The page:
Monday, February 12, 2007

CTV.ca | Genes associated with Type 2 diabetes found

CTV.ca Genes associated with Type 2 diabetes found

Updated Mon. Feb. 12 2007 11:14 AM ET
CTV.ca News Staff
A study from researchers at McGill University Health Centre has identified four genes that contribute to Type 2 diabetes -- a discovery that could be a major breakthrough in the fight against the disease.

The study, published in the scientific journal Nature, examined the human genome in hopes of identifying genes that contribute to the development of diabetes.

A team led by endocrinologist Rob Sladek compared DNA samples from diabetes patients with samples from those without the disease. They found that the patients who developed diabetes all had genetic variants of chromosomes 8, 10 and 11.

"Of the four genes we have identified, two are involved in the development or function of insulin-secreting cells and one plays a role in the transport of zinc, an important mineral required for the production of insulin," says Sladek.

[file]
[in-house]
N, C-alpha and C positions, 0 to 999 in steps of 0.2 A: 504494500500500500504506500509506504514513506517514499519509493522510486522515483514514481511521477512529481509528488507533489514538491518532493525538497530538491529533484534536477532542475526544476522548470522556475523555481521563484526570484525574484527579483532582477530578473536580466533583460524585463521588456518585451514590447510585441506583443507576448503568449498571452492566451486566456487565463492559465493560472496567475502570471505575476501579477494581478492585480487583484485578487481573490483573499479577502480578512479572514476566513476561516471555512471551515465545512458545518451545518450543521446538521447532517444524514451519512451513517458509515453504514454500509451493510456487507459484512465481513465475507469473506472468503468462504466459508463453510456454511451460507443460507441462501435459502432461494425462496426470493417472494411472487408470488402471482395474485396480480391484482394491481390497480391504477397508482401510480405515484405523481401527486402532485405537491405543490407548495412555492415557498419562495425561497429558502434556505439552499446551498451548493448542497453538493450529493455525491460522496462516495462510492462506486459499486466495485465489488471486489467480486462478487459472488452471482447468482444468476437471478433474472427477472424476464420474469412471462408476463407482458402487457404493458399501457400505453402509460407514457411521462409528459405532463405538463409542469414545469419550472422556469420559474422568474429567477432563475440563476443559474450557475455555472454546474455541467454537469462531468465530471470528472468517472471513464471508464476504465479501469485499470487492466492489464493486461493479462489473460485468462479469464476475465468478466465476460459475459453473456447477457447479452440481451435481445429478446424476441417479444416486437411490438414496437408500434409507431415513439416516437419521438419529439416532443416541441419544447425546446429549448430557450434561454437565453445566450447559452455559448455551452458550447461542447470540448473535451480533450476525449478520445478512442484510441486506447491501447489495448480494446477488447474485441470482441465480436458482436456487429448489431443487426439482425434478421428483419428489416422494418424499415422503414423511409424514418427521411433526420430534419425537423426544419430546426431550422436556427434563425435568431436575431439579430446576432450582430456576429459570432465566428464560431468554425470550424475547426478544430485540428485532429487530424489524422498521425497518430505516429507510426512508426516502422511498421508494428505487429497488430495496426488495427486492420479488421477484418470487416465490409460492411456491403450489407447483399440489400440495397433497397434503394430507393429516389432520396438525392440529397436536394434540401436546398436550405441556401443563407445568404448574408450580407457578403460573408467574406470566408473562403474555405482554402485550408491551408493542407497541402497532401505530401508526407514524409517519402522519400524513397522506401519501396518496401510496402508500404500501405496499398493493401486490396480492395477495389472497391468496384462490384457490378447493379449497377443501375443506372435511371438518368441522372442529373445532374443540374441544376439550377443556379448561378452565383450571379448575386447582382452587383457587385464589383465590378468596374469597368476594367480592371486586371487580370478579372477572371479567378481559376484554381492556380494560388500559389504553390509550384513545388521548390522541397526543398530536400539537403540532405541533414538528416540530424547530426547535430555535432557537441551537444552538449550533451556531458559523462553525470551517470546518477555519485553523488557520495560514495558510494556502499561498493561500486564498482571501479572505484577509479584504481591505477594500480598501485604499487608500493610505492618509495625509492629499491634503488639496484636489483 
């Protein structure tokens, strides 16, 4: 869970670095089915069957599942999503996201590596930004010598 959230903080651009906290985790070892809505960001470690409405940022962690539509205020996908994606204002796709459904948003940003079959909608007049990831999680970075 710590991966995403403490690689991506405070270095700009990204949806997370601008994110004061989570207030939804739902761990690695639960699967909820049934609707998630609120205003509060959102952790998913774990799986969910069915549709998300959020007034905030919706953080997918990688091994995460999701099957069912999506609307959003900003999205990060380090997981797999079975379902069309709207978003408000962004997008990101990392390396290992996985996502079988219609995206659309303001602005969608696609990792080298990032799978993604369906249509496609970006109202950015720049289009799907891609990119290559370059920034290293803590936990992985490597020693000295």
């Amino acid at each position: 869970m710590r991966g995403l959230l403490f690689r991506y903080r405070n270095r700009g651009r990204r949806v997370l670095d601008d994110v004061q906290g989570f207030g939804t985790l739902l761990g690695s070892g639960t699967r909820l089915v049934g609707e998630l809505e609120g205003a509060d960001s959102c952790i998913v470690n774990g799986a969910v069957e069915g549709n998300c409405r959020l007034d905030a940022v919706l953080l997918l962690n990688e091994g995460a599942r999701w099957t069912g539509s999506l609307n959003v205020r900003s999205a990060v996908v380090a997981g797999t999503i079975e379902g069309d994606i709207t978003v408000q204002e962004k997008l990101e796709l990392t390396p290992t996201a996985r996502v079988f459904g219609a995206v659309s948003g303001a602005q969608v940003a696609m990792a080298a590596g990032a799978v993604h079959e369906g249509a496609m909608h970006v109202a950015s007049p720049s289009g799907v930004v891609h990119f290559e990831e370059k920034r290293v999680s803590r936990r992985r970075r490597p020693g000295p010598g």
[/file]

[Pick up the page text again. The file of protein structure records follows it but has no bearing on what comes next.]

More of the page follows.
Sladek said the findings will help identify people who risk developing Type 2 diabetes, since the gene variations might account for 70 per cent of the genetic risk associated with the disease.

The researchers are now looking for other genes associated with increased susceptibility to the disease.

Type 2 diabetes is the most common form of diabetes among adults. About 1.3 million Canadians have the disease, also known as adult-onset diabetes, and that number is expected to reach 3 million by 2010.
Its onset has been linked to obesity and poor diet and high blood pressure.
The researchers scanned DNA from almost 7,000 people. Dr. Constantin Polychronakos at the MUHC says his team used a new technology that allowed them to scan the genes in a matter of months.

With previous methods, it would have taken 20 years to do DNA tests on 7,000 subjects.
Polychronakos says the study shows the power of the new scanning techniques to find genes associated with disease.
"Our findings are proof of principle that these approaches can be used to dissect the genetic component of other complex diseases and, eventually, other complex human traits," he said.



Until the new discovery is implemented in medicine, you can increase your intake of Zinc.
You can eat more beef, Crab meat, Oyster, Turkey, Chicken, Salmon, Spinach, Yogurt, Beans with Whole Wheat Bread or Rye bread , as they they are the richest food of Zinc.

Living with Type II Diabetes?

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